Turn Down the Christmas Knob

I put up with it for awhile. Well, as long as I usually do every year, anyway.

Problem is, this year it started before I had picked out my Halloween costume.

In the past five years alone, the Christmas season has grown from an innocent celebration of end-of-the-year cheer to an enormous marketing juggernaut to which humankind itself is powerless to put a stop.

We've just barely entered the month of December, and already I'm being assaulted in the unlikeliest of places with so-called cheer that is little more than a collection of piped-in tunes from a national satellite distributer and some tinsel that's been progressively rotting in a basement for ten months at a time.

Back with Miracle on 24th Street was fresh cinema, shop owners used to decorate their sales floors with the trappings of the Christmas season because they were genuinely filled with the spirit of the season. These days, bows are thrown at random on various big-ticket items because the cheer generated by red and green ribbons emanates an irresistible urge to buy things.

For the colourblind, I suppose, those specific shades of gray spark a similar reaction.

I've always had a limit for how long I'd put up with the plasticness of this time of year, and it doesn't help that I was placed in charge of decorating at work. Nor are matters improved by rehearsing a collection of seasonal standards for an upcoming concert series in Branson. But seriously, I need a little *less* Christmas, right this very minute.

What's truly depressing is that this whole dilemma probly traces back to the economy.

Retail stores operate on the assumption that 4th-quarter sales are the biggest, and budgets are heavily dependent upon this assumption. When the first 3 quarters show a slump in sales, the bean counters go to the marketing department and beg them to do something; anything to get sales up to the projected figure that was arbitrarily obtained the year before.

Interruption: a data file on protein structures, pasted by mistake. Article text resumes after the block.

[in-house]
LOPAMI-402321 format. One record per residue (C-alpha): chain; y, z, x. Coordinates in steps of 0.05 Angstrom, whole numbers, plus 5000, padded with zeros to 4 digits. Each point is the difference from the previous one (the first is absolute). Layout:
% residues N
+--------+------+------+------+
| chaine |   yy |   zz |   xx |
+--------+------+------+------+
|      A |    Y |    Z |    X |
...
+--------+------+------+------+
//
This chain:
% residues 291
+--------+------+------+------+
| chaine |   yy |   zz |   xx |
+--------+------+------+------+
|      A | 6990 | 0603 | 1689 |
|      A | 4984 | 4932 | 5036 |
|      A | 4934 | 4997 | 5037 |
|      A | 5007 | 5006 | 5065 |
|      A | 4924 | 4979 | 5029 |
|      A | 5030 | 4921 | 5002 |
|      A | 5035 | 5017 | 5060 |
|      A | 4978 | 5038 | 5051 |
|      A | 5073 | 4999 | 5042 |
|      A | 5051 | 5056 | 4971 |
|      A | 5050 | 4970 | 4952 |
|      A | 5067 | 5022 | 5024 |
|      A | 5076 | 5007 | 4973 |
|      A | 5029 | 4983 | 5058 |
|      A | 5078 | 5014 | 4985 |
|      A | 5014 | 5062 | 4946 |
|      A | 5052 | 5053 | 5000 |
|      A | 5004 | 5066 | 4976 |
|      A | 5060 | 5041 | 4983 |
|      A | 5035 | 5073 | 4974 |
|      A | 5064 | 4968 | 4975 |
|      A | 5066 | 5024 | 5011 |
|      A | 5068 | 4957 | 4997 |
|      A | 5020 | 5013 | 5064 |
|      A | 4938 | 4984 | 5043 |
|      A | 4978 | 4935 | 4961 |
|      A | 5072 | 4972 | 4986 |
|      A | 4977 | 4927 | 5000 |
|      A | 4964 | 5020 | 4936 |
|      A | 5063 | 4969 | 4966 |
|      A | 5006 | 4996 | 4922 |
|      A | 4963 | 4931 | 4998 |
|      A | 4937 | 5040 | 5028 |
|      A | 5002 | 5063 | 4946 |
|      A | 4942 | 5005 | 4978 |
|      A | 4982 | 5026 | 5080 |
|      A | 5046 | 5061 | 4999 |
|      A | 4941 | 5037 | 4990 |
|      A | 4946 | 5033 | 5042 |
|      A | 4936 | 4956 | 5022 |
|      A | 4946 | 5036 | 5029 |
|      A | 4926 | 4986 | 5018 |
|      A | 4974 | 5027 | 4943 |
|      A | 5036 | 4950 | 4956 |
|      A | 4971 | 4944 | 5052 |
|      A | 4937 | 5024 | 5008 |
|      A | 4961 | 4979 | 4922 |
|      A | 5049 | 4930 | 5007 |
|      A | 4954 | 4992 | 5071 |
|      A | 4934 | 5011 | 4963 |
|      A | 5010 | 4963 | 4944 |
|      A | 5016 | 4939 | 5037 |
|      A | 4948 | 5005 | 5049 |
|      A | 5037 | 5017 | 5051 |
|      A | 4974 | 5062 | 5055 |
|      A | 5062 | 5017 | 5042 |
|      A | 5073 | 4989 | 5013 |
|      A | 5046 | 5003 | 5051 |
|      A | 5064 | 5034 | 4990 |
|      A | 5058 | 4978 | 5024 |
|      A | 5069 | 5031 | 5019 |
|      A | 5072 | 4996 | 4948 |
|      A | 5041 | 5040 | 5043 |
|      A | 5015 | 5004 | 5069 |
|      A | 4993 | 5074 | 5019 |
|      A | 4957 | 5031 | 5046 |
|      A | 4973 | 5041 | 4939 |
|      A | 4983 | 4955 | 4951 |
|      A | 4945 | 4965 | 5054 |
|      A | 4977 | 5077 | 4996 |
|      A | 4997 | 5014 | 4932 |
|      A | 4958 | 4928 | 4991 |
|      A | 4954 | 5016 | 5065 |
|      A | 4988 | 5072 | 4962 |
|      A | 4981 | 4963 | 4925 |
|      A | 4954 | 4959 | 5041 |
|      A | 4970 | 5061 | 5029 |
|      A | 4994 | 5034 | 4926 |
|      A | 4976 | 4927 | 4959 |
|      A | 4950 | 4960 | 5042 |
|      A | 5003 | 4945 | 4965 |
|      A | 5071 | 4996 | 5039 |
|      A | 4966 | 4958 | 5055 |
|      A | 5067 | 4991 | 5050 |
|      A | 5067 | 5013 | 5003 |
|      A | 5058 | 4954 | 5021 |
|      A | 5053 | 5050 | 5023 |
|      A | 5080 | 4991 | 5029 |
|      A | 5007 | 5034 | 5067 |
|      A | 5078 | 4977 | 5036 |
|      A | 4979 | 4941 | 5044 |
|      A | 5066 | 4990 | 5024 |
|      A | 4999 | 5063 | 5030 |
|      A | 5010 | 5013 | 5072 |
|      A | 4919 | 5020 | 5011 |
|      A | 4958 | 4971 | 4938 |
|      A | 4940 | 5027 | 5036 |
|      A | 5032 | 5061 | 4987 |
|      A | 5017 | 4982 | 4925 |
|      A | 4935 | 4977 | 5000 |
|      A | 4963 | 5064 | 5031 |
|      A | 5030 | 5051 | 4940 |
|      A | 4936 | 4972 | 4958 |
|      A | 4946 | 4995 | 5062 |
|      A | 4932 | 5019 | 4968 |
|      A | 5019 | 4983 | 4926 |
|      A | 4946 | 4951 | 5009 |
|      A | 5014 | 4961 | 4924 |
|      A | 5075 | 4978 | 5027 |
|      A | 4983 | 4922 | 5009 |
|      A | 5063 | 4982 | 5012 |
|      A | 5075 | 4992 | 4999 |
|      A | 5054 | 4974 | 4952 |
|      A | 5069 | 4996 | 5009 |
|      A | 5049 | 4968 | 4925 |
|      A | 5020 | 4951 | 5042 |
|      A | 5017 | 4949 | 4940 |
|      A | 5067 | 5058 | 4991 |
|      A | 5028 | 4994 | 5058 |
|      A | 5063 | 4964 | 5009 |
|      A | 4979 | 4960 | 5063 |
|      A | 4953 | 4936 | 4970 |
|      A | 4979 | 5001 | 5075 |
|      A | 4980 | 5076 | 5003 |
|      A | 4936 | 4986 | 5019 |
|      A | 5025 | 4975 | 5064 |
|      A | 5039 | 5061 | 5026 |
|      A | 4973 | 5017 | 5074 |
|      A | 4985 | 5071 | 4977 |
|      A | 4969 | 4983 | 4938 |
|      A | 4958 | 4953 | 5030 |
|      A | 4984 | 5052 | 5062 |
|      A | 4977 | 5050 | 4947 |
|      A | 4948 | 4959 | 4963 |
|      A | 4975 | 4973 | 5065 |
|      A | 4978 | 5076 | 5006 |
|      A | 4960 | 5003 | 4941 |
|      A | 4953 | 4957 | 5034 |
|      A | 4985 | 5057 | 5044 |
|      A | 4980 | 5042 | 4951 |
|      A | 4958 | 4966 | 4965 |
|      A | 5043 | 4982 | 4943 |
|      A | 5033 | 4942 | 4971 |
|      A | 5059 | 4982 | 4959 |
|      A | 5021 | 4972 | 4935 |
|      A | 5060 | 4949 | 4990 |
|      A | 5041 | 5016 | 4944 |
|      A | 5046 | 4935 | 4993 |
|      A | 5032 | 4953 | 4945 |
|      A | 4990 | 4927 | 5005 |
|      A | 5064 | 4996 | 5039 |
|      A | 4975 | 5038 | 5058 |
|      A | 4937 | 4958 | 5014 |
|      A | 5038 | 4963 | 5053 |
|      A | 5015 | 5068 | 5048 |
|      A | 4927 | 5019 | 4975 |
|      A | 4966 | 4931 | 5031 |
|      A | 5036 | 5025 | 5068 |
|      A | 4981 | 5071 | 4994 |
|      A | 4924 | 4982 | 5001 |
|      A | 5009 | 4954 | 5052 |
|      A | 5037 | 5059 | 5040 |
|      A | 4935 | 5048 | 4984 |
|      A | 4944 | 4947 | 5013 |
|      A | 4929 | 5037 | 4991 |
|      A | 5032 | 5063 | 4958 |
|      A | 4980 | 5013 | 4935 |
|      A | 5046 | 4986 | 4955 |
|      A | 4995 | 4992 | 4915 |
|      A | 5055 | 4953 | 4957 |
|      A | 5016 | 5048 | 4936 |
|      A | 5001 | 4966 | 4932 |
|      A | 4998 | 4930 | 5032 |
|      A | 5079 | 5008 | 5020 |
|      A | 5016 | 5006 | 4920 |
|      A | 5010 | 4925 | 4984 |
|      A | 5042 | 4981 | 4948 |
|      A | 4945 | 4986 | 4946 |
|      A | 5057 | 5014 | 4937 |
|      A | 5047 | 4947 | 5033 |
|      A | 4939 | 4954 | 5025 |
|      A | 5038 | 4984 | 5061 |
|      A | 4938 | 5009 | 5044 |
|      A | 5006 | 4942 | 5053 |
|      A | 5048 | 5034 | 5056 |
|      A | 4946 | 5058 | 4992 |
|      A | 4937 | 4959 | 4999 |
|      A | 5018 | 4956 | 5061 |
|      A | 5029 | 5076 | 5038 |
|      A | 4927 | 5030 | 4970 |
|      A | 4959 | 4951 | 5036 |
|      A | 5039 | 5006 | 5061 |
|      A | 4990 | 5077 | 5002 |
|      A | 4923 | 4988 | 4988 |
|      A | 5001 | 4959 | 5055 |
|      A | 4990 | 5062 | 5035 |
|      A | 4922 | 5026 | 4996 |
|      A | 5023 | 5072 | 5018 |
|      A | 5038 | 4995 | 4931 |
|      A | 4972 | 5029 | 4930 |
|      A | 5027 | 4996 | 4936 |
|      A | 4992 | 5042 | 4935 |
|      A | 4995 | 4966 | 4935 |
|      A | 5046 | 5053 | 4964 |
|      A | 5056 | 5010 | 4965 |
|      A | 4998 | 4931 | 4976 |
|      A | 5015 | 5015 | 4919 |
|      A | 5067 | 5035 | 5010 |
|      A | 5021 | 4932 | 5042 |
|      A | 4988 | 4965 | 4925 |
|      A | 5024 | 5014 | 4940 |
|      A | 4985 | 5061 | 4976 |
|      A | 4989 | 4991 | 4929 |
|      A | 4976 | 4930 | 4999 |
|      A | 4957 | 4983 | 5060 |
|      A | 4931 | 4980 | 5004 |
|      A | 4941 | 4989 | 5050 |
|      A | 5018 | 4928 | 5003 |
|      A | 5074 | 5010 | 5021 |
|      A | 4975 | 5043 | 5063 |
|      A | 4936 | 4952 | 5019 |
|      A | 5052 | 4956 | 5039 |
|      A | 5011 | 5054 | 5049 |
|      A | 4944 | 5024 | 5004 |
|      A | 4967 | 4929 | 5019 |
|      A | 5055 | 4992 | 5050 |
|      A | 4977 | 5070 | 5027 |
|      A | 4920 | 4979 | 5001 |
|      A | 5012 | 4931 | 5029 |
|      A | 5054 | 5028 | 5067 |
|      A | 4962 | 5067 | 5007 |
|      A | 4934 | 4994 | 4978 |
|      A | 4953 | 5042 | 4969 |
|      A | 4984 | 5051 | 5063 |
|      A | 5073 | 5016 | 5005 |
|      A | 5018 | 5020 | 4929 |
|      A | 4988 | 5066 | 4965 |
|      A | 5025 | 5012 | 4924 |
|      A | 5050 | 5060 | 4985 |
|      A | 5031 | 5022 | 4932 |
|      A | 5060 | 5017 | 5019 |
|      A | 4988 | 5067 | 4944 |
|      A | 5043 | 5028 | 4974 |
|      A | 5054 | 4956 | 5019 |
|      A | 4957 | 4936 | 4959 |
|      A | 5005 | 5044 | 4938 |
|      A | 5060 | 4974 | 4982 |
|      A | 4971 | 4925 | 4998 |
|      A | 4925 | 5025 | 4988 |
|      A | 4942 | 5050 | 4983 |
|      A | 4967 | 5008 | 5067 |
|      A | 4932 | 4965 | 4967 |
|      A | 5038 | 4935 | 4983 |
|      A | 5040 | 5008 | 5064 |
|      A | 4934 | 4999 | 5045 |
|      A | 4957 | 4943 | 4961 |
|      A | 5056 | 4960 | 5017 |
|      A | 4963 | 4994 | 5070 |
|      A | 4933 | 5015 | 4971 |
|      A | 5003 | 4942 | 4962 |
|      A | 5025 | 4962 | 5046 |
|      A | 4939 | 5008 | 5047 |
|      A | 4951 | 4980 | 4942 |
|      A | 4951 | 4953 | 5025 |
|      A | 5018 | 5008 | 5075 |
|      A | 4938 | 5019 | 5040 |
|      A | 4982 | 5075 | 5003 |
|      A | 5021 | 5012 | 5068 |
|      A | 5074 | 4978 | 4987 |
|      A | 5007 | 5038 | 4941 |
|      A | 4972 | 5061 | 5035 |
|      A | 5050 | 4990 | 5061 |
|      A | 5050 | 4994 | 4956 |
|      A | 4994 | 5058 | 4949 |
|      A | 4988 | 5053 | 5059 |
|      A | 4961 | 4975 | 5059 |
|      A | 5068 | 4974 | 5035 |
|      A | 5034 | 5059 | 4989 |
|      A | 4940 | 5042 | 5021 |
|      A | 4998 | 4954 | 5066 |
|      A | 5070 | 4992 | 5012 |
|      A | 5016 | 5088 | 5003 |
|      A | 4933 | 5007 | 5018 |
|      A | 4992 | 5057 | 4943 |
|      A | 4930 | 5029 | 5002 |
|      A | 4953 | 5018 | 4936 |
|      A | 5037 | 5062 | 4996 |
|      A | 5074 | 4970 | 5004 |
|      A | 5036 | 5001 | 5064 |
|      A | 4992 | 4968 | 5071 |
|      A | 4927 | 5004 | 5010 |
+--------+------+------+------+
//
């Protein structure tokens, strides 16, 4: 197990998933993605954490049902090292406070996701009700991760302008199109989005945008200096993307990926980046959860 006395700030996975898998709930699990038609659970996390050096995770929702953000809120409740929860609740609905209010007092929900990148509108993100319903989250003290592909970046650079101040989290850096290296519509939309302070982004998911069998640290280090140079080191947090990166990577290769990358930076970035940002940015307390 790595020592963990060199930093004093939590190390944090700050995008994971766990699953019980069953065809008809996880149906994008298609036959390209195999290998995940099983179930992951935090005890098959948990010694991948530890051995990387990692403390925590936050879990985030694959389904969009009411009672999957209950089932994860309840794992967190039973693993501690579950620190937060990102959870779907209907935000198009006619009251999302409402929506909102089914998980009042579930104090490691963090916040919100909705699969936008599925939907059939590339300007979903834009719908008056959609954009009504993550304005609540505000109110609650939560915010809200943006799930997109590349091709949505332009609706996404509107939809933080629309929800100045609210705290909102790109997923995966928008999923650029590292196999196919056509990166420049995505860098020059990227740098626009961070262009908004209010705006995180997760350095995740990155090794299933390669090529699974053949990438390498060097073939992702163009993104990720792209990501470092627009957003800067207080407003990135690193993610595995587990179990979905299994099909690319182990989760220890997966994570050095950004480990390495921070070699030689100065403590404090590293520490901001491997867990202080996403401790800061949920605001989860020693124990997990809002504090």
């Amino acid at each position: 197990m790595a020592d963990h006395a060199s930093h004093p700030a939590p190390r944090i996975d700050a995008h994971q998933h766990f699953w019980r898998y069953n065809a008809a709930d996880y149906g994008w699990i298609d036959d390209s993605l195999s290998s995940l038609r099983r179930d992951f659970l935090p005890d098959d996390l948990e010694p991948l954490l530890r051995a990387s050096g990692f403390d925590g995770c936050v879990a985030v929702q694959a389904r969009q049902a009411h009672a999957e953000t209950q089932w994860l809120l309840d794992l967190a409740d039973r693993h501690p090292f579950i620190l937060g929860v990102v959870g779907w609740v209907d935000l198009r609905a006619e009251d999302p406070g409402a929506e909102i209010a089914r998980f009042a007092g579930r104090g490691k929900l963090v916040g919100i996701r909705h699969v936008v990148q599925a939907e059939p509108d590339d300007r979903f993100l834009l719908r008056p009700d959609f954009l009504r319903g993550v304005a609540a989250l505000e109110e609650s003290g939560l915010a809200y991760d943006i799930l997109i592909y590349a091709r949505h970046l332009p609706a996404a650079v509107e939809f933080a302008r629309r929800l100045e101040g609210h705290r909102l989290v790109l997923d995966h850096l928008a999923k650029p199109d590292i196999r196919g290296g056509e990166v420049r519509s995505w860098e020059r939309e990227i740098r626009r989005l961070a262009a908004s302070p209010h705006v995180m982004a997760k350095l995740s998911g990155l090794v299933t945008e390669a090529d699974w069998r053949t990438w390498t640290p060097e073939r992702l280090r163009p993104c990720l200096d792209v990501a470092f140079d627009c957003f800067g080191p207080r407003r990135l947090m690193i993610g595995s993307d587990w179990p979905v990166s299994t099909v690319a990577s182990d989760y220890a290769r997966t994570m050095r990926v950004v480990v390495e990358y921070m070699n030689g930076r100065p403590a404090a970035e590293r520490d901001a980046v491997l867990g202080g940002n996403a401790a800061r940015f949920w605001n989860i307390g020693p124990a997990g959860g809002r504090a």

In Marketing's hands, they know only two things. Christmas resides somewhere late in the 4th quarter. Christmas music makes people buy things.

The advertisements produced for these promotions are completed in early October or so, and then vomited into the public's view a bit earlier than usual, but all in the name of reaching that estimate.

What happened to celebrating holidays without an ulterior motive? What happened to celebrating Christmas as the coming of the Messiah to our home planet? What happened to the casual, amicable exchange of gifts in remembrance of the gifts presented by the wise men to the young saviour?

How'd this tree get mixed up with the rest of it?

And why haven't those who choose not to celebrate Christmas said anything yet? Next year, they'll be asserting that celebrating Christmas is the American thing to do, and that not shopping at the mall during the month of December supports terrorism. They'll run an ad campaign and have the White House press secretary explain how the mall fights terrorism.

If you can't cheer them into buying, guilt's always the next-best alternative.

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